Wolverine, illustrated by Herb Trimpe, first appeared in The Incredible Hulk(#180) in 1974.
Longtime comic-book artist for the Marvel Comics franchise, co-creator of the adamantium-skeletoned X-Man Wolverine, Herb Trimpe died unexpectedly on Monday at the age of 75.
Marvel fans will recognize Trimpe for his powerhouse illustrations of The Incredible Hulk from 1968-1975. In 1974, Trimpe co-created Wolverine, which was introduced into the Hulk series (Hulk #180). Wolverine went on to make several big appearances throughout the Marvel Universe, including his rise to fame during both the comic-book and movie franchise of the X-Men series, where the character has been played by Hugh Jackman.
Trimpe’s original art for the final page of Incredible Hulk #180 sold last year at Heritage Auctions for $657,250. The sale became the highest price ever publicly paid for a piece of original American comic-book art, equaling the 2012 sale of the cover of Amazing Spider-Man #328 by Todd McFarlane.
The artist’s cousin, Glen Baisley, wrote Tuesday he had been at the East Coast Comic-conon at the Meadowlands Expo Center, New Jersey over the weekend seeing Trimpe “in action doing what he loved—meeting fans and drawing comics.”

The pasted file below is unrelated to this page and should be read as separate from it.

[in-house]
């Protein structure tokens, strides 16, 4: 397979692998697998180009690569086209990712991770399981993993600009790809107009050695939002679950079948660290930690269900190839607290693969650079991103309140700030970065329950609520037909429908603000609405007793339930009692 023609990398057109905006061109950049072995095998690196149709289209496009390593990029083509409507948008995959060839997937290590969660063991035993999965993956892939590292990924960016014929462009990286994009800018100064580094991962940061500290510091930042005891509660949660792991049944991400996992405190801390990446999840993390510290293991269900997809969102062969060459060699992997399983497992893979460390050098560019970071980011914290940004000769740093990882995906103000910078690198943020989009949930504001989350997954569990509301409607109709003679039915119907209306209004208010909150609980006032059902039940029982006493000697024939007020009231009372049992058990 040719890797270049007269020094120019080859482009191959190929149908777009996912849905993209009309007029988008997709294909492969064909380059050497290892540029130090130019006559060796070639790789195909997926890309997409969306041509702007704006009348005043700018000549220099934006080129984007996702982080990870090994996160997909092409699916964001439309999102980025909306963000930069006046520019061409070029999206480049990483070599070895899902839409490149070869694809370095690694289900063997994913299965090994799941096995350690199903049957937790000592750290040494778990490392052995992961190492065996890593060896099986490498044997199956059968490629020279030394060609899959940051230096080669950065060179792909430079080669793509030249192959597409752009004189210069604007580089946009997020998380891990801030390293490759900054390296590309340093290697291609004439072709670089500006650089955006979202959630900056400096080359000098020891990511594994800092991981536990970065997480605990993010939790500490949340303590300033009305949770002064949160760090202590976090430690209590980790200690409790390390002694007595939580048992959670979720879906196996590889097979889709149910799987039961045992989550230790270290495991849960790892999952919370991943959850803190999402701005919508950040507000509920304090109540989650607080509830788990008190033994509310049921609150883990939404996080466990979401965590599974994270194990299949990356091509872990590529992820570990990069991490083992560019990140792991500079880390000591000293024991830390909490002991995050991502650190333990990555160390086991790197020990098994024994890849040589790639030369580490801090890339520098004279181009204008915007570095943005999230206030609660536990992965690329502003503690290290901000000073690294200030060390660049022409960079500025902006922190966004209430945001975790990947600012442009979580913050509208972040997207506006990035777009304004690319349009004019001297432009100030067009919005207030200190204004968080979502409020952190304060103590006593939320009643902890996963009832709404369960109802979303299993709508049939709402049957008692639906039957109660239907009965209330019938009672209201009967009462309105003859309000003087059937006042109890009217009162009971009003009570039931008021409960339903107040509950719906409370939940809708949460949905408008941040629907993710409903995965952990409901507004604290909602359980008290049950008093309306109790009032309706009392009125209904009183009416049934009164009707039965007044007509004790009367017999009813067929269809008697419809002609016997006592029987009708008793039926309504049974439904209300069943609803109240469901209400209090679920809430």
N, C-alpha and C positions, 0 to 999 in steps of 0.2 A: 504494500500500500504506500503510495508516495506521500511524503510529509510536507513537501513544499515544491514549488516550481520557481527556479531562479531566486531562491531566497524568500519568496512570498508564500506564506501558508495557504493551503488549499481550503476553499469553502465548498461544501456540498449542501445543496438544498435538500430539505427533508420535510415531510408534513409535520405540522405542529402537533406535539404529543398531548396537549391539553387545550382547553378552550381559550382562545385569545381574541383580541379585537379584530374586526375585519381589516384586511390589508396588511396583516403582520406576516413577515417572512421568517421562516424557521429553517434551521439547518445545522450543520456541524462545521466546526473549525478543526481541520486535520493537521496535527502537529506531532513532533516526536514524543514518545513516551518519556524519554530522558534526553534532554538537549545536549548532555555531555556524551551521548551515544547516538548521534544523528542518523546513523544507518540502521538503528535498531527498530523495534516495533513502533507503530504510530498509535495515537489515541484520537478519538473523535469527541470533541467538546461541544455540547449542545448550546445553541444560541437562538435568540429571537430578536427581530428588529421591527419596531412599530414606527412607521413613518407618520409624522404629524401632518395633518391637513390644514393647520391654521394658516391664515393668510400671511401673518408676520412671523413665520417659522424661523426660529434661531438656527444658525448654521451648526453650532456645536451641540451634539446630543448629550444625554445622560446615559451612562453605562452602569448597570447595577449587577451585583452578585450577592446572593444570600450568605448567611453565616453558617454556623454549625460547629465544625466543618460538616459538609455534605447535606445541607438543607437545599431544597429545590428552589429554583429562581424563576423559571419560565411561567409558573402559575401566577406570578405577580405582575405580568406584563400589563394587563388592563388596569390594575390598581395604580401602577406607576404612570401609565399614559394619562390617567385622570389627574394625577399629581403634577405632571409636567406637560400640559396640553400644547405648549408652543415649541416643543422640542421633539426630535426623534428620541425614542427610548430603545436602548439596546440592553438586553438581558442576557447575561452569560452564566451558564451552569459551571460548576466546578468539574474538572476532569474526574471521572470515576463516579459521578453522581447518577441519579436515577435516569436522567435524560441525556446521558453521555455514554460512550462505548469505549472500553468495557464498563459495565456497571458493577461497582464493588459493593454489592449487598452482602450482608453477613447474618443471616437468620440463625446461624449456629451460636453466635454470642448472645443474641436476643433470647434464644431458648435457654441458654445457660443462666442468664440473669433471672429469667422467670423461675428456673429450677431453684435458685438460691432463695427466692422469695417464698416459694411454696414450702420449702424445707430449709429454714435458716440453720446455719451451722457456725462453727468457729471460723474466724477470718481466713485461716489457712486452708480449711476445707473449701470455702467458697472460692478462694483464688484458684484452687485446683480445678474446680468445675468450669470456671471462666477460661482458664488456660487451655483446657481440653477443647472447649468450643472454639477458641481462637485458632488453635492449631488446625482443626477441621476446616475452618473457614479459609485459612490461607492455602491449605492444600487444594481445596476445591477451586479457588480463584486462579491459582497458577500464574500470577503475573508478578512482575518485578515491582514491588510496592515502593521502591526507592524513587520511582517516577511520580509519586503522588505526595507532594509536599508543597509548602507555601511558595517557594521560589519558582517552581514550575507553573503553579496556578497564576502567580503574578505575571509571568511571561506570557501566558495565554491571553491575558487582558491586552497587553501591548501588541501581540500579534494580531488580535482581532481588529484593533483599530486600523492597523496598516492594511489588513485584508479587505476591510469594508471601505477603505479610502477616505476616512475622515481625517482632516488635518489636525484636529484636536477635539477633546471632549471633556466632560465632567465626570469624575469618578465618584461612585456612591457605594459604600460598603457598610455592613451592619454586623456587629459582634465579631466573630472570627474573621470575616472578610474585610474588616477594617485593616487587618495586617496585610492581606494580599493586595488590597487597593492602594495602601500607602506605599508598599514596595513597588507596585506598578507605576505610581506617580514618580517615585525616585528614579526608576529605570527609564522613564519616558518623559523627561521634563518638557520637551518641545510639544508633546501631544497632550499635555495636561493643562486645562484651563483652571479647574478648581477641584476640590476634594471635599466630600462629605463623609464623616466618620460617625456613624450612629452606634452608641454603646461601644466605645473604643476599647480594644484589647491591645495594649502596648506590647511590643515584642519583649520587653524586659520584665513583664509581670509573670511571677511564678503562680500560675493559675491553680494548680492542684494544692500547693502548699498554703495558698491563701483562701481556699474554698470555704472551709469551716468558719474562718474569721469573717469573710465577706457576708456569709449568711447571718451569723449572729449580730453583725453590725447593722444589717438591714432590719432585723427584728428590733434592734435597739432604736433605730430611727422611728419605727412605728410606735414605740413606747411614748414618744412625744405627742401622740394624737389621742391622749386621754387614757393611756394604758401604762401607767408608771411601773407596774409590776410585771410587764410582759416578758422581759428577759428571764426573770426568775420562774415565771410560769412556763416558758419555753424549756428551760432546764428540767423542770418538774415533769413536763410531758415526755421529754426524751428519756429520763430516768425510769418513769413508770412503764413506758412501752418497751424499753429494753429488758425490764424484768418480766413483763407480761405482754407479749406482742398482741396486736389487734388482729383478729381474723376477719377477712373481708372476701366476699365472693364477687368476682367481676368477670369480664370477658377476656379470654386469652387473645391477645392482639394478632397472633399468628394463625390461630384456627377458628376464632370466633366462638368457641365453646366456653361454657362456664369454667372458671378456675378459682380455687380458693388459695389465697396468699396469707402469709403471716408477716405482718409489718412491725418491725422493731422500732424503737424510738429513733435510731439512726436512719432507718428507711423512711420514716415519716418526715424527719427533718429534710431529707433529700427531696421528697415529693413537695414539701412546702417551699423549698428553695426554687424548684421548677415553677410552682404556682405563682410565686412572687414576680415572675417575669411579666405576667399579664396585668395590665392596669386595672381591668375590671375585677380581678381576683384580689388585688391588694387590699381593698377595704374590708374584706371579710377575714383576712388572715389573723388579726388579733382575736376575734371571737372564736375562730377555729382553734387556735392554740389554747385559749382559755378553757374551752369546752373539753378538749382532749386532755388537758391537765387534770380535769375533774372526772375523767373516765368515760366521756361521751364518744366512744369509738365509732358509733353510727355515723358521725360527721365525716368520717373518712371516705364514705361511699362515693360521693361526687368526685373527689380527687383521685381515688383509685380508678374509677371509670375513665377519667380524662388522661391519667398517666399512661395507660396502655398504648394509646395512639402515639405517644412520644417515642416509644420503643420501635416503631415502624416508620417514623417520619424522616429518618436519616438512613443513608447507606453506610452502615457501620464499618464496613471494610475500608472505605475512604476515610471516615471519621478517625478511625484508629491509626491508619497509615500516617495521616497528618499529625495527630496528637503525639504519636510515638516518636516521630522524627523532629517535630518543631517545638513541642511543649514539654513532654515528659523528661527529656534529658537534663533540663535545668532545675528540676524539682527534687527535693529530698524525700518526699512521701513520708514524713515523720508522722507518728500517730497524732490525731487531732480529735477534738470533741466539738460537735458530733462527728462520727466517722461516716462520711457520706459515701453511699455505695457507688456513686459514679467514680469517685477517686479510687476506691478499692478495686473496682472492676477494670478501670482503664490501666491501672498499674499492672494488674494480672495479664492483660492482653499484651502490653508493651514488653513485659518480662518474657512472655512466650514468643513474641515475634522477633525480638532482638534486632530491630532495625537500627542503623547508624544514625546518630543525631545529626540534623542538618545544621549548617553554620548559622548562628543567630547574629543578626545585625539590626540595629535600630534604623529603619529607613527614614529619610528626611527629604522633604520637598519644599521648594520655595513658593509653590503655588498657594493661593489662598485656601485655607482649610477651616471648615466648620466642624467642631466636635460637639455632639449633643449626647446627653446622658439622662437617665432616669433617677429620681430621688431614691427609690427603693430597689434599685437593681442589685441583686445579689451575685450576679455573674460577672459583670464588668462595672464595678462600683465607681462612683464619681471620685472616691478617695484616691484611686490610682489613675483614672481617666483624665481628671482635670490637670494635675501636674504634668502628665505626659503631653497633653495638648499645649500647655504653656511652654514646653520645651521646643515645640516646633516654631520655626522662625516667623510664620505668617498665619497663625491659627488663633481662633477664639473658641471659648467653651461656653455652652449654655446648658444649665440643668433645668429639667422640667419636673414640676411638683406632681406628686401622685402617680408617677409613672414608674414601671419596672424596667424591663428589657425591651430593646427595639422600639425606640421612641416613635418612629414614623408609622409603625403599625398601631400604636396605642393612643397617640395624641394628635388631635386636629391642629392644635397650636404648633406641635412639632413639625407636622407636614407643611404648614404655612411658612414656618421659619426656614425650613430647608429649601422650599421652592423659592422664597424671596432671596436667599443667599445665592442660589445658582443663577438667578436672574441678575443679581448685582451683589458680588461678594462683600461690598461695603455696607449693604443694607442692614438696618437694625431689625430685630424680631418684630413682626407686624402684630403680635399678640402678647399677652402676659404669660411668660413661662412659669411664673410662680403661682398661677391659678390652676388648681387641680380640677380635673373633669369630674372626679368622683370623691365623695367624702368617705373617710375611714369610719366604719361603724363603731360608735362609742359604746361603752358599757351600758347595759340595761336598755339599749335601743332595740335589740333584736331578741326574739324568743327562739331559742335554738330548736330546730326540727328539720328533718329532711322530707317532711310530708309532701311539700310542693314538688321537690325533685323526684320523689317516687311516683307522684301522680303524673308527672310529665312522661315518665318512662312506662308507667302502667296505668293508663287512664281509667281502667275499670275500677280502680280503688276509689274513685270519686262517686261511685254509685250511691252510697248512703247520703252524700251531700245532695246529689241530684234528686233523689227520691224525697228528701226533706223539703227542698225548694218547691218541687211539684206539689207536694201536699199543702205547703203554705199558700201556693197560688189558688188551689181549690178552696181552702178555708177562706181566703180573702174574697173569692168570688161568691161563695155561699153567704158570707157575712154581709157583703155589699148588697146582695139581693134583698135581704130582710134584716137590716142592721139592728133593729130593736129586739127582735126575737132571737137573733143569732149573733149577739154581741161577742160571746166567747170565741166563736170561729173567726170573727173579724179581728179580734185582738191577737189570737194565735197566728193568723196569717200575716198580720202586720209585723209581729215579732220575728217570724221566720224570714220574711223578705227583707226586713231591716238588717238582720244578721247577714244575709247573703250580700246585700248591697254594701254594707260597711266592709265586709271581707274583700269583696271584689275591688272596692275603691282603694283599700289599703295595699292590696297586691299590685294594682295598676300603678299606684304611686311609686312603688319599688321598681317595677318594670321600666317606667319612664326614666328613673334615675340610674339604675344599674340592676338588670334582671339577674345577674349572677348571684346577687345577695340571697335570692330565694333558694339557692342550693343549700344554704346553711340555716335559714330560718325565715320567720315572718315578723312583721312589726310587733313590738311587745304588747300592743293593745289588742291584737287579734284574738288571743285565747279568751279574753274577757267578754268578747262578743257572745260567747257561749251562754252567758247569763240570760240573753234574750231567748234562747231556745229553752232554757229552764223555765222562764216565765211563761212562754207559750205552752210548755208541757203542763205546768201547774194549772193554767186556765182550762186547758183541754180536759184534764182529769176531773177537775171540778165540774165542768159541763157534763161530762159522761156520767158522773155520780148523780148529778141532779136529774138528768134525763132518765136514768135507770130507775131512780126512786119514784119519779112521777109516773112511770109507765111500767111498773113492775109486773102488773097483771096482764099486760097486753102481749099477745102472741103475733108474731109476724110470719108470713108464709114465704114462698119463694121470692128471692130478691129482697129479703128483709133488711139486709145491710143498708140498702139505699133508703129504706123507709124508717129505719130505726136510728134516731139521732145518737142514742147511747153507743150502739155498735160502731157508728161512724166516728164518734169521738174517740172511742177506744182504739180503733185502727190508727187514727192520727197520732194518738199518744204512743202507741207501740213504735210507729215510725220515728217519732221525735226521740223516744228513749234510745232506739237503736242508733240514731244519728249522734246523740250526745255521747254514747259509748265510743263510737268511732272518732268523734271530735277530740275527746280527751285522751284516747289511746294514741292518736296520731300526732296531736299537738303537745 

Herb Trimpe, ‘Hulk’ illustrator and co-creator of Marvel Comics’ Wolverine (Photo: Rodolfo Vanegas/LatinContent/Getty Images)
During his time as an artist for Marvel Comics, Trimpe also worked on various other titles including the majority of the company’s Godzilla and Shogun Warriors series, the first issue of G.I. Joe, as well as Iron Man, and Ant-Man. Trimpe is also responsible for the co-creation of the character Elizabeth Braddock (the telepathic Psylocke). Braddock appeared throughout the 1970s and ‘80s in Captain America, and will be played by Olivia Munn in next year’s X-Men:Apocalypse.
In a statement, Marvel editor-in-chief Axel Alonsosaid, “to me, no artist is as synonymous with the Incredible Hulk as Herb Trimpe, who gave the Jade Giant a sense of pathos and scale that set the bar for every artist that followed him. Like a Hulk-punch, Trimpe’s art truly exploded off the page. Comics lost a giant.”